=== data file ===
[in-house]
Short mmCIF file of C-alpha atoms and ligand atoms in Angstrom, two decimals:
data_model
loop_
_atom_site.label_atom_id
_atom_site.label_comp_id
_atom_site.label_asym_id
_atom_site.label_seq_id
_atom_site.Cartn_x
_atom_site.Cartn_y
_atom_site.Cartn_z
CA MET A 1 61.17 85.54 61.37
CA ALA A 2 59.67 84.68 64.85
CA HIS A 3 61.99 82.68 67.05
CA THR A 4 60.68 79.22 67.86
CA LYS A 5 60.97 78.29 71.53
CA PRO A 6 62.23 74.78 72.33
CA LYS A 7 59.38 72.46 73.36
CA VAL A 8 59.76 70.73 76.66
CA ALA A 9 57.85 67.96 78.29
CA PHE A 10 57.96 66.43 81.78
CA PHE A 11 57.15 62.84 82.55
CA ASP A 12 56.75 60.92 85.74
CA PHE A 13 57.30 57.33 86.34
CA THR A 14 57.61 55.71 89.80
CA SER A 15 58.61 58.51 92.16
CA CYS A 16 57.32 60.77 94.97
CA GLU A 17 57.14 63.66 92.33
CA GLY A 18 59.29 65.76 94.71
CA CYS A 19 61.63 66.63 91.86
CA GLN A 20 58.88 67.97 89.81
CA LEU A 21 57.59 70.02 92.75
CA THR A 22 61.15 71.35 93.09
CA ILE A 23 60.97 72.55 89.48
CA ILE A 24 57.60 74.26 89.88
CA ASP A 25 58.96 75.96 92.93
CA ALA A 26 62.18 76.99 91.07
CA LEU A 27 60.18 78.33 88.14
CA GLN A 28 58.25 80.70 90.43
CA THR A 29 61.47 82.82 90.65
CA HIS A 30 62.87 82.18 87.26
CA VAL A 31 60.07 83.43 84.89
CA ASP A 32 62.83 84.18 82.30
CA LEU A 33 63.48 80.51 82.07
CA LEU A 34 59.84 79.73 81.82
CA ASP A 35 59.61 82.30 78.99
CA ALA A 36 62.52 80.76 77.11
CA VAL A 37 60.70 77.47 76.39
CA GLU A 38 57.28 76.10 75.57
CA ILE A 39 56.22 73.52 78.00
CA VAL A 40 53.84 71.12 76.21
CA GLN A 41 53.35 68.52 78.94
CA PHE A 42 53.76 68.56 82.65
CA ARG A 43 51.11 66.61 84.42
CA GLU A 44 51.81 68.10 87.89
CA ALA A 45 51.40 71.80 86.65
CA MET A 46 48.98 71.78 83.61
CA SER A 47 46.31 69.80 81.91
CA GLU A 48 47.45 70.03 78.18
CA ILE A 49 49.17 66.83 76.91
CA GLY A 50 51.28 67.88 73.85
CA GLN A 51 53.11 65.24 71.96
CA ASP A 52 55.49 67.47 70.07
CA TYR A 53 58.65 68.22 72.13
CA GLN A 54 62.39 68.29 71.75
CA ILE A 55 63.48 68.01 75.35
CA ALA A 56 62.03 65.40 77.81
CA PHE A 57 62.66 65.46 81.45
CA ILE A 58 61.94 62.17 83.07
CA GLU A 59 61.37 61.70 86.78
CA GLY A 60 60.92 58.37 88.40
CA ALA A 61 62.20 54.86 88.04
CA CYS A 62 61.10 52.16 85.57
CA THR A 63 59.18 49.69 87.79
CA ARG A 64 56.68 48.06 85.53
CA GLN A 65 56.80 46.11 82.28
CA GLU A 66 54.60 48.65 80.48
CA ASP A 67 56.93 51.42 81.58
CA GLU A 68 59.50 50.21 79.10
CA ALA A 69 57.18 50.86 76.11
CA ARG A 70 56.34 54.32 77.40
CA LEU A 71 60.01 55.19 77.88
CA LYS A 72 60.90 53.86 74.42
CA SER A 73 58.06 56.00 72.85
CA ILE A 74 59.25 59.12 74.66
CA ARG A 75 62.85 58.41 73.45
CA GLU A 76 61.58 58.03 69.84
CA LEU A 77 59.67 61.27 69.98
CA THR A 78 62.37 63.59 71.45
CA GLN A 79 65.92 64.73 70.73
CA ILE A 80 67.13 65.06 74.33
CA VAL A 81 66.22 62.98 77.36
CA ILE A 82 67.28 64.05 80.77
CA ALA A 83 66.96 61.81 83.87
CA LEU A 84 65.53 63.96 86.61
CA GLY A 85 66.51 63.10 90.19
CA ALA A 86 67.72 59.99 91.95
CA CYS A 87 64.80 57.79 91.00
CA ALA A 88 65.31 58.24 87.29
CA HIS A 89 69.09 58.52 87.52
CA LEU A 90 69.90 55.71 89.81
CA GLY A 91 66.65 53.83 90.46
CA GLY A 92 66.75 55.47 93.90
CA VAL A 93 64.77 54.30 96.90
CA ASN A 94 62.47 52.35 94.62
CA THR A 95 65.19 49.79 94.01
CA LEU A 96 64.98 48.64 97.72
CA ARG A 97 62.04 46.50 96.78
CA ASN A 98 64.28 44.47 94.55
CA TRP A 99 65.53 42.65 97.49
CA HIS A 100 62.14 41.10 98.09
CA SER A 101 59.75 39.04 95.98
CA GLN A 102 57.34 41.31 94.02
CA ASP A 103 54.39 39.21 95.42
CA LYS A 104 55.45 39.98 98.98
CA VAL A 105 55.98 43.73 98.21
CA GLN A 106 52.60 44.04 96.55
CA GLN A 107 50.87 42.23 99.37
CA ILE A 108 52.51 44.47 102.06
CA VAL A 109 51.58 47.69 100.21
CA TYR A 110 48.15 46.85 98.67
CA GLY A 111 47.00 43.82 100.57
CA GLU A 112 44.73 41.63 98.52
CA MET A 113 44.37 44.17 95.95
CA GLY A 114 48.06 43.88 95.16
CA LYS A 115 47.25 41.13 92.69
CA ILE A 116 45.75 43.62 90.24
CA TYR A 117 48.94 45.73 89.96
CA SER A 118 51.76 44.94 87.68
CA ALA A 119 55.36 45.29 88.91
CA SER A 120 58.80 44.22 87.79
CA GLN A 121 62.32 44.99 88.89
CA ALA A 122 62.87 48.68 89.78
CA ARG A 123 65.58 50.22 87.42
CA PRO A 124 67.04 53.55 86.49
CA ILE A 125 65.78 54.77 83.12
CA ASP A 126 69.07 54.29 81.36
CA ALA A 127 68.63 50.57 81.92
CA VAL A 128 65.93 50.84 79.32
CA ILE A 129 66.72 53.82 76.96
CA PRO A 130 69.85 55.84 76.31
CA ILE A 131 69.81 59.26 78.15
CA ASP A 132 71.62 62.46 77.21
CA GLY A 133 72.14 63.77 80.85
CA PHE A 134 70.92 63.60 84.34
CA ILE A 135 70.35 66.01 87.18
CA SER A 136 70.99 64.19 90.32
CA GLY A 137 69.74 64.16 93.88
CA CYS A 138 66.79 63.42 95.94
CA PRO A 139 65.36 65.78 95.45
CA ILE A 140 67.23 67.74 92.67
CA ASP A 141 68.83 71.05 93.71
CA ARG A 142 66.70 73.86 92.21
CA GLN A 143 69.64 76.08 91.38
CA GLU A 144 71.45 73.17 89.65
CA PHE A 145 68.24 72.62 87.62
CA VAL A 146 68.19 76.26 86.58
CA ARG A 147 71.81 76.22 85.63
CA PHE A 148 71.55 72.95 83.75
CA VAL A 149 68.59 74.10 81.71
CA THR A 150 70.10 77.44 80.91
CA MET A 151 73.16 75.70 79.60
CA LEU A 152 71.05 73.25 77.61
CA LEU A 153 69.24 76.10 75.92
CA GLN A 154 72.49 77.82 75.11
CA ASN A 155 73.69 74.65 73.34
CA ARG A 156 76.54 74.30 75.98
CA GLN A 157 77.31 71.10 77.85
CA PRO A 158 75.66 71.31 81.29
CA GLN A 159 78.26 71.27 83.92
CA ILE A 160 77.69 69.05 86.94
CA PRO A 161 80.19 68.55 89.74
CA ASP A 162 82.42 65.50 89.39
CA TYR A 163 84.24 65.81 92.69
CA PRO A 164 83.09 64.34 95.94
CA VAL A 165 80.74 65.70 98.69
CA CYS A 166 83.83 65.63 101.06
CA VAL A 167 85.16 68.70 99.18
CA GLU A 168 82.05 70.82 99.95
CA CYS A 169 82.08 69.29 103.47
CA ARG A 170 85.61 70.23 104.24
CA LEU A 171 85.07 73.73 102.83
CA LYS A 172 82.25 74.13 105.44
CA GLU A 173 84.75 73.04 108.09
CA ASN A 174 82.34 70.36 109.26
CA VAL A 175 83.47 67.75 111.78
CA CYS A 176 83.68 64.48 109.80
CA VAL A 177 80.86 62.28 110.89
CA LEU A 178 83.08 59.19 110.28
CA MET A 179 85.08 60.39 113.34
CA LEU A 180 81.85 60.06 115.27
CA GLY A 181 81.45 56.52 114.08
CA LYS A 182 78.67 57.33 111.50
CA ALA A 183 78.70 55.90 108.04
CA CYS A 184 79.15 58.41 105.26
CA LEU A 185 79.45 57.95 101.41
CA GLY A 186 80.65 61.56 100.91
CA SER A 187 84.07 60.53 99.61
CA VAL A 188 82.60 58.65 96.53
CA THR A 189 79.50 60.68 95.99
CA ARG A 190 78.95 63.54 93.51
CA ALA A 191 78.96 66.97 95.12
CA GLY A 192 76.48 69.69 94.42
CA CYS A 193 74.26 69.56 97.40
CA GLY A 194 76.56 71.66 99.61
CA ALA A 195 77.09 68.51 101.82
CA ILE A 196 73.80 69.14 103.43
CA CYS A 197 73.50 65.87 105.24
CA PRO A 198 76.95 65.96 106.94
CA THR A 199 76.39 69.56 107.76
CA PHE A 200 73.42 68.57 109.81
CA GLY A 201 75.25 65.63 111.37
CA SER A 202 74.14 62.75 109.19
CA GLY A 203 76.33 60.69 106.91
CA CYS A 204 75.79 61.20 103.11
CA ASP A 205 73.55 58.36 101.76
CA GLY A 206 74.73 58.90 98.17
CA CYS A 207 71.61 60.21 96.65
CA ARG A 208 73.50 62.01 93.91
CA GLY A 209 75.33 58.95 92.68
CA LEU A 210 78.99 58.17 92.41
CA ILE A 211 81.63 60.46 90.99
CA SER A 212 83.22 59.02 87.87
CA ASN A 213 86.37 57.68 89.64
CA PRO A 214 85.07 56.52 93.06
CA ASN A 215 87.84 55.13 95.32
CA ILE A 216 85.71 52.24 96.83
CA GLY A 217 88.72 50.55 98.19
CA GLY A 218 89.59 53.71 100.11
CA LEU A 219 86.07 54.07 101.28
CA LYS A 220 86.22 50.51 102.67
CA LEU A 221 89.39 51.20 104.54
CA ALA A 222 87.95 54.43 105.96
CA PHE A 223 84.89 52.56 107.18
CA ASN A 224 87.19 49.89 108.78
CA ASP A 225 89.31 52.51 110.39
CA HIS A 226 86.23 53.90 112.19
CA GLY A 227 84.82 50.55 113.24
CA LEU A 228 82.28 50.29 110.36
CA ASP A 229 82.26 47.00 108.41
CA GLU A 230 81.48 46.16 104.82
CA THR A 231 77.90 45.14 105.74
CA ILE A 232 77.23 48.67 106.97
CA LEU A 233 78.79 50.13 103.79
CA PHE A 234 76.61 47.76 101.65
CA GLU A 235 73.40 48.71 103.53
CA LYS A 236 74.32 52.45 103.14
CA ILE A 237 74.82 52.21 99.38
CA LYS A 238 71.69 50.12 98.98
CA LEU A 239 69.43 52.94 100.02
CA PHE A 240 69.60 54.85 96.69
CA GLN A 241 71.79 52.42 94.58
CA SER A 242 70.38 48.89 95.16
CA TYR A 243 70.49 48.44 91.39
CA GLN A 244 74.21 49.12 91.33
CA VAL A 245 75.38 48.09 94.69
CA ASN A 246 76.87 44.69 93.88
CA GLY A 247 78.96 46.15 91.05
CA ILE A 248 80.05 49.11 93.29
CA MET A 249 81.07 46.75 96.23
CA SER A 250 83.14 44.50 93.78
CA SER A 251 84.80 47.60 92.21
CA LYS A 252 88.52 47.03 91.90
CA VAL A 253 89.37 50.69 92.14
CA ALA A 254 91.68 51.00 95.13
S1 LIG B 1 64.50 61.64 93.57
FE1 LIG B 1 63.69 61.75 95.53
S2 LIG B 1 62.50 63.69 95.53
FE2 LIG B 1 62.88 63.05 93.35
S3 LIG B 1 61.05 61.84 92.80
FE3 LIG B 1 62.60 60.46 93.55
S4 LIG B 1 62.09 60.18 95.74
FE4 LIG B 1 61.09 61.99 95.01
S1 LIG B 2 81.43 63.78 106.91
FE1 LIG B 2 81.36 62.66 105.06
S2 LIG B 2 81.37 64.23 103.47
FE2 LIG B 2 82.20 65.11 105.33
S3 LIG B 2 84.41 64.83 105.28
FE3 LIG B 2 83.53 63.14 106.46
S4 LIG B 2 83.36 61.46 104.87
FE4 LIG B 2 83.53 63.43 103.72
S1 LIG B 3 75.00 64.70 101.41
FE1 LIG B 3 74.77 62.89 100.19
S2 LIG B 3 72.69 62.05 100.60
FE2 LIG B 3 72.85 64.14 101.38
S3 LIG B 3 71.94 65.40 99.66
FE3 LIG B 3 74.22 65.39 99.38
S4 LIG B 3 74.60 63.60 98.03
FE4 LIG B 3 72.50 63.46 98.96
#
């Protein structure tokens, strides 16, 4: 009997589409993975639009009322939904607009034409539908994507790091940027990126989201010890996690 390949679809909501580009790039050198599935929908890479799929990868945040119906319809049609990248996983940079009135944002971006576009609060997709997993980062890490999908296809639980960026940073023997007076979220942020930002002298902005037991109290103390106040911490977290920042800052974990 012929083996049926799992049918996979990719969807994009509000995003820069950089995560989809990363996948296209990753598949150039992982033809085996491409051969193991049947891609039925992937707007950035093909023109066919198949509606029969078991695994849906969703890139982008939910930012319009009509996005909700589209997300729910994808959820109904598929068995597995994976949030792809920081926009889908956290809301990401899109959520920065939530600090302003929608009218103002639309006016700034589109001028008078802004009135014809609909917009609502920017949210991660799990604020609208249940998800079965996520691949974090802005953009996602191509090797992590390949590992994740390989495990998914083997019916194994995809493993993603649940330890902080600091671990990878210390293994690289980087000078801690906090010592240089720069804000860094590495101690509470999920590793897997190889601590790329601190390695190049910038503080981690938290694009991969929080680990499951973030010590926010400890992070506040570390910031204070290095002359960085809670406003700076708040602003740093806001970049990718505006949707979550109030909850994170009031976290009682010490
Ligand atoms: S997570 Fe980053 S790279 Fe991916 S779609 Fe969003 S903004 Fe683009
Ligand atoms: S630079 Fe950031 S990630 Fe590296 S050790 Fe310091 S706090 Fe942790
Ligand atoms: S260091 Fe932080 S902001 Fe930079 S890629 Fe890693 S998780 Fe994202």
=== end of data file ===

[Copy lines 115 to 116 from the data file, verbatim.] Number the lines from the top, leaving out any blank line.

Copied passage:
CA LYS A 104 55.45 39.98 98.98
CA VAL A 105 55.98 43.73 98.21